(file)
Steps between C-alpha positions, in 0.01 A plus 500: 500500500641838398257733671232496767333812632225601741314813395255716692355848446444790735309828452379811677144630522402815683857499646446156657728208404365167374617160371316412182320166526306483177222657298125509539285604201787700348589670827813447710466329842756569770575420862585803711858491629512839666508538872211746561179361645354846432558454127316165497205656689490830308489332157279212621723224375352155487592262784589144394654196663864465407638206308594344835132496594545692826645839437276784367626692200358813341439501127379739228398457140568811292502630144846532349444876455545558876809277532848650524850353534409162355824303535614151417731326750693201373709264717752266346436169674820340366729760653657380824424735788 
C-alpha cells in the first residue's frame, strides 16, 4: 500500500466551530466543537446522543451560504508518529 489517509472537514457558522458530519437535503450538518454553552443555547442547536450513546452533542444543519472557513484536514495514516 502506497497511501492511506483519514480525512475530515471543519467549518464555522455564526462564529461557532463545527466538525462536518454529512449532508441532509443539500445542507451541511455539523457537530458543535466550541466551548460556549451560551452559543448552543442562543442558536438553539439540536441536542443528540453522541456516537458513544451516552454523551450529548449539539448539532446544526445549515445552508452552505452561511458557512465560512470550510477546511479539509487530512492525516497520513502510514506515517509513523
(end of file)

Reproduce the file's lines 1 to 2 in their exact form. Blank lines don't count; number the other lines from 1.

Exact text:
Steps between C-alpha positions, in 0.01 A plus 500: 500500500641838398257733671232496767333812632225601741314813395255716692355848446444790735309828452379811677144630522402815683857499646446156657728208404365167374617160371316412182320166526306483177222657298125509539285604201787700348589670827813447710466329842756569770575420862585803711858491629512839666508538872211746561179361645354846432558454127316165497205656689490830308489332157279212621723224375352155487592262784589144394654196663864465407638206308594344835132496594545692826645839437276784367626692200358813341439501127379739228398457140568811292502630144846532349444876455545558876809277532848650524850353534409162355824303535614151417731326750693201373709264717752266346436169674820340366729760653657380824424735788 
C-alpha cells in the first residue's frame, strides 16, 4: 500500500466551530466543537446522543451560504508518529 489517509472537514457558522458530519437535503450538518454553552443555547442547536450513546452533542444543519472557513484536514495514516 502506497497511501492511506483519514480525512475530515471543519467549518464555522455564526462564529461557532463545527466538525462536518454529512449532508441532509443539500445542507451541511455539523457537530458543535466550541466551548460556549451560551452559543448552543442562543442558536438553539439540536441536542443528540453522541456516537458513544451516552454523551450529548449539539448539532446544526445549515445552508452552505452561511458557512465560512470550510477546511479539509487530512492525516497520513502510514506515517509513523